Joe Biden's 2020 presidential campaign calls to mind nothing so much as Sideshow Bob among the rakes. It's been one media firestorm after another, most of them totally self-inflicted. What hilarious pratfall will strike next?

It's true, Biden is currently leading Trump in head-to-head polls — and by more than any other potential Democratic nominee, though Bernie Sanders is close on his heels. But insofar as traditional political skills like messaging, campaigning, and sheer common sense matter at all, Biden is an exceedingly risky choice to take on Trump.

For one thing, Biden's political instincts are hideously out of tune with the times and the electorate. Most recently he stirred up a multi-day scandal by speaking fondly about his friendship with the late Senator James Eastland, one of the most violently feral racists ever to sit in Congress (and the bar for that qualification is extremely high).

This was a jaw-dropping choice by Biden on multiple levels. The point of his anecdote was to argue that he will be able to bring back norms of bipartisan comity, because he did it in the past. On its face this makes no sense, because Eastland was a member of Biden's own party. Worse, it immediately brings up Biden's history of seeking the support of racist troglodytes like Eastland to pass bills rolling back school integration and throwing millions of poor black people in prison.

James Eastland hasn't been in office for 40 years and has been dead for more than 30. As of a couple weeks ago, few outside historians remembered who he was at all. Why on Earth would Biden choose to bring this goblin up himself? Surely — as Biden's own staff reportedly urged him to do — he could pick another example, perhaps an actual Republican from the old days who also wasn't a gutter racist? Hugh Scott maybe? But no, Biden stubbornly plowed ahead, and indeed demanded Cory Booker apologize to him for criticizing the comments.

Furthermore, the premise itself is mind-bendingly stupid. The age of bipartisan comity depended on ideological circumstances which are firmly dead and gone. Biden was just vice president in an administration which faced continual scorched-earth partisan war from its Republican opposition, despite desperate attempts from President Obama and Biden to achieve bipartisan compromise. It doesn't even make sense as a rhetorical ploy — the Democratic electorate is clearly in a fighting mood, looking to defeat Republicans rather than compromise with them for the sake of "civility" or whatever. After Trump was elected, the percentage of Democratic voters favoring compromise with opponents has fallen by 23 percentage points, eliminating the longstanding gap between them and Republican voters.

Even Jonathan Chait, as likely a friend as Biden could have among the center-left pundit class, savaged him over the Eastland comments. "It suggests that he has not grasped any of the tectonic changes in American politics, and that he is equipped neither for the campaign nor the presidency," he wrote.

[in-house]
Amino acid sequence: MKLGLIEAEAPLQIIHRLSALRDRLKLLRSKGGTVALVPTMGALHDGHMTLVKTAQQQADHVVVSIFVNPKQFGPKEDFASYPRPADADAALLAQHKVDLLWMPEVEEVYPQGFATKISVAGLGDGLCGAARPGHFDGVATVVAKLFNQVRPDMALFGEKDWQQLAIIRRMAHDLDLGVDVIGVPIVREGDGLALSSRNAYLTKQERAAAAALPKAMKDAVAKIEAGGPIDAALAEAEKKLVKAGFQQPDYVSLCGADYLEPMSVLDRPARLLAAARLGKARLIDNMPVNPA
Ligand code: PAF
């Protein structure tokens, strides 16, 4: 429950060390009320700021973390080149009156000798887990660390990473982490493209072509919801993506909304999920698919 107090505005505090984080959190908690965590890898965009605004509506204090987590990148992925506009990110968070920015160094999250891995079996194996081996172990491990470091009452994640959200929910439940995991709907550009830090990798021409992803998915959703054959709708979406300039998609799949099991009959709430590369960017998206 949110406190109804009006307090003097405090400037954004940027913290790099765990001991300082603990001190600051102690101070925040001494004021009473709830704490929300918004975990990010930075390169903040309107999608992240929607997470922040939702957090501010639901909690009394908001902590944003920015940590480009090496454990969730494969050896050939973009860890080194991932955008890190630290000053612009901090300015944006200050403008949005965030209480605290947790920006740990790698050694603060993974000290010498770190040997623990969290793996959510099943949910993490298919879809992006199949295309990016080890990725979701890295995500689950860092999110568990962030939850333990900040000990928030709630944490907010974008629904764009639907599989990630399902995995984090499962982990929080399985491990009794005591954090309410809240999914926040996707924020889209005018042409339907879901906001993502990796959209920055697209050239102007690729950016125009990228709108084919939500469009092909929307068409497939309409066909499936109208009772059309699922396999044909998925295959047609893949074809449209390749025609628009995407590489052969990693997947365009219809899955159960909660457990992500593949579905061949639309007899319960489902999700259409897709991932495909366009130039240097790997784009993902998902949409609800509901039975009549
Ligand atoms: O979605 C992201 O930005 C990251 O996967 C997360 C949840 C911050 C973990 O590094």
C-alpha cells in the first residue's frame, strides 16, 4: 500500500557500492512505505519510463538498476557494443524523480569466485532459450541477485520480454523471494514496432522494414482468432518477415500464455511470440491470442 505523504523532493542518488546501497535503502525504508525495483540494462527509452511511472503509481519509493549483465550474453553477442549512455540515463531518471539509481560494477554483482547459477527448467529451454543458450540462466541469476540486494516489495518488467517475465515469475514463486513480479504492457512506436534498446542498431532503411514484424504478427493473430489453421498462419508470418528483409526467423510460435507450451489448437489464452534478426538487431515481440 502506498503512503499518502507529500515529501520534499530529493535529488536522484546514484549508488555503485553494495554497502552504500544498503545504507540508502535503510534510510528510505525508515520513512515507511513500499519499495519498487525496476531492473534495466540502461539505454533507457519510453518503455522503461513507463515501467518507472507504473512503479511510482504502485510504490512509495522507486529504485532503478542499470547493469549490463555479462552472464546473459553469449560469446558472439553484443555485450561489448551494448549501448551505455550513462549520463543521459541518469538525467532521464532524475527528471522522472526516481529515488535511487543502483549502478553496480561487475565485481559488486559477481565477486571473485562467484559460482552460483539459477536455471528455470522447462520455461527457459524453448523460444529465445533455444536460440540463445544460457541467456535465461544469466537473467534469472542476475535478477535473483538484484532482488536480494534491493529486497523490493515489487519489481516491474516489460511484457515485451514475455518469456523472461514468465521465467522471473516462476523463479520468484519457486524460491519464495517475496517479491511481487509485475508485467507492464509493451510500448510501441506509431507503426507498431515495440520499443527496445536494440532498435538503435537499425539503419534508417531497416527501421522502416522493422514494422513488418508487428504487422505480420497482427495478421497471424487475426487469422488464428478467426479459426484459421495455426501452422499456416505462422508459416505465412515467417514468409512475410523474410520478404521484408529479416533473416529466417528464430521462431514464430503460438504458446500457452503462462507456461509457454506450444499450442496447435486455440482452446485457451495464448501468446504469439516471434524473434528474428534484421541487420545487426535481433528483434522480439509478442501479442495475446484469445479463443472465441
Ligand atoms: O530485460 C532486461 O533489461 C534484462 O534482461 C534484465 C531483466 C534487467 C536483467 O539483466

The rest of Biden's campaign is only somewhat less feckless. Biden's rallies have attracted notably small crowds, and unlike Sanders, Elizabeth Warren, or Pete Buttegieg, his oratory is rambling and low-energy. He's doing fewer public events in general than other candidates — but attending plenty of private gatherings with the oligarch class, whose fat checks he is collecting by the barrel. At one recent event, he promised he would not "demonize" the rich, in part because "I need you very badly." If he were elected, "No one's standard of living will change, nothing would fundamentally change."

After Hillary Clinton lost in part due to a perception that she was in the pocket of the ultra-rich, and unconcerned with an economic system which is rigged against average people, Biden is going to run on the exact same messaging.

All this surely comes as no surprise to students of Biden's previous presidential runs, both of which failed spectacularly. In 1988 he withdrew after repeatedly lying about having participated in civil rights marches and plagiarizing a speech from the British politician Neil Kinnock. In 2008 he was crushed in the Iowa caucuses, partly because of media firestorms over him saying: "You cannot go to a 7-11 or a Dunkin' Donuts unless you have a slight Indian accent," and calling Barack Obama "articulate and bright and clean and a nice-looking guy." As Matthew Stoller writes, at bottom, Biden is a lazy and undisciplined politician who nevertheless refuses to delegate key tasks.

To be sure, getting Trump out of office by any means necessary is clearly Democrats' first priority in 2020, even if they have to stomach Biden to do it. But it seems pretty likely that any number of candidates ought to be able to defeat him. The president is consistently extremely unpopular, which is especially remarkable given the relative strength of the economy.

Campaigning still surely matters to some degree though — witness Hillary Clinton's disastrous decision to not even visit Michigan. At a minimum, it seems wise to choose a nominee who can at least carry out a halfway-competent campaign. And given that the other top candidates are also polling ahead of Trump, risking everything on a Biden campaign that will undoubtedly be a months-long train wreck is an unwise choice.